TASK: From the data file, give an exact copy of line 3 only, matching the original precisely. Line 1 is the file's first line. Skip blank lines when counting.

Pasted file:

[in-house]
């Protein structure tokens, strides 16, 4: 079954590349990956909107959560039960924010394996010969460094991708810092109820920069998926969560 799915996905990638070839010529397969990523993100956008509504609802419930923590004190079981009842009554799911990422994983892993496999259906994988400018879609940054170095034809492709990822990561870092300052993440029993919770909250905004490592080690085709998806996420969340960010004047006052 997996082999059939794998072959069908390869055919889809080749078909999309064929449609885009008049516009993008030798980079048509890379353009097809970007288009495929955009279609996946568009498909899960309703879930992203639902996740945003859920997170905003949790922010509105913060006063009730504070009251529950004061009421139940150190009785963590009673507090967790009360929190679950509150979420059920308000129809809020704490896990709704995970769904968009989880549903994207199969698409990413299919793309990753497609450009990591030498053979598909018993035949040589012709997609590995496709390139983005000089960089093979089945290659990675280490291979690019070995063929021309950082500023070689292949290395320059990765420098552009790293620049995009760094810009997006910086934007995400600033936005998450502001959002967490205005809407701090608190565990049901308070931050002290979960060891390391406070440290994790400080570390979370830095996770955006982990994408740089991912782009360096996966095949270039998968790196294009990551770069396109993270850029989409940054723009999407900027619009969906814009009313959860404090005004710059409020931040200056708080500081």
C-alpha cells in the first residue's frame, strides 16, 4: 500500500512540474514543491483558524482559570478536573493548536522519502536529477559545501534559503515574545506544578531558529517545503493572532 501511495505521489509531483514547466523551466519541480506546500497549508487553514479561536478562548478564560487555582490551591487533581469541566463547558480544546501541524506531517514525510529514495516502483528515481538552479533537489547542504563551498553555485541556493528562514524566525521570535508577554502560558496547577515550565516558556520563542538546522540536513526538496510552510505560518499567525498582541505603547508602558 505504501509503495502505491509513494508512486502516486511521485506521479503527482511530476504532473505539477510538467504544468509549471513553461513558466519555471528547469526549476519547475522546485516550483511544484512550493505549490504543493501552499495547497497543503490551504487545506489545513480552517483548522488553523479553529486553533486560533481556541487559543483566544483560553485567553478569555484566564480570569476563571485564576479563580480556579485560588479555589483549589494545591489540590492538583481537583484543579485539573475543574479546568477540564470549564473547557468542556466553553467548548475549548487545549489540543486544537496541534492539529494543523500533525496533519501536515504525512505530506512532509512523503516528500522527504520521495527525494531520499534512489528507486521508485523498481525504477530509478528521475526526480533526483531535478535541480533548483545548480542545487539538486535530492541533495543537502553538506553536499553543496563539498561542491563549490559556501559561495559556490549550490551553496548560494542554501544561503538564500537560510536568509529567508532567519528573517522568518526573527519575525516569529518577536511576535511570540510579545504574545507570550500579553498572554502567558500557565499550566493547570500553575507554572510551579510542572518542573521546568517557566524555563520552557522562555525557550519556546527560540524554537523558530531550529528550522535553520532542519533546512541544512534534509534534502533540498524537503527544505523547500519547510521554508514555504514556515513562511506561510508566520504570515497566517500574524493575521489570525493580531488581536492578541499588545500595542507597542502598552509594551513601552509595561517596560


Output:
C-alpha cells in the first residue's frame, strides 16, 4: 500500500512540474514543491483558524482559570478536573493548536522519502536529477559545501534559503515574545506544578531558529517545503493572532 501511495505521489509531483514547466523551466519541480506546500497549508487553514479561536478562548478564560487555582490551591487533581469541566463547558480544546501541524506531517514525510529514495516502483528515481538552479533537489547542504563551498553555485541556493528562514524566525521570535508577554502560558496547577515550565516558556520563542538546522540536513526538496510552510505560518499567525498582541505603547508602558 505504501509503495502505491509513494508512486502516486511521485506521479503527482511530476504532473505539477510538467504544468509549471513553461513558466519555471528547469526549476519547475522546485516550483511544484512550493505549490504543493501552499495547497497543503490551504487545506489545513480552517483548522488553523479553529486553533486560533481556541487559543483566544483560553485567553478569555484566564480570569476563571485564576479563580480556579485560588479555589483549589494545591489540590492538583481537583484543579485539573475543574479546568477540564470549564473547557468542556466553553467548548475549548487545549489540543486544537496541534492539529494543523500533525496533519501536515504525512505530506512532509512523503516528500522527504520521495527525494531520499534512489528507486521508485523498481525504477530509478528521475526526480533526483531535478535541480533548483545548480542545487539538486535530492541533495543537502553538506553536499553543496563539498561542491563549490559556501559561495559556490549550490551553496548560494542554501544561503538564500537560510536568509529567508532567519528573517522568518526573527519575525516569529518577536511576535511570540510579545504574545507570550500579553498572554502567558500557565499550566493547570500553575507554572510551579510542572518542573521546568517557566524555563520552557522562555525557550519556546527560540524554537523558530531550529528550522535553520532542519533546512541544512534534509534534502533540498524537503527544505523547500519547510521554508514555504514556515513562511506561510508566520504570515497566517500574524493575521489570525493580531488581536492578541499588545500595542507597542502598552509594551513601552509595561517596560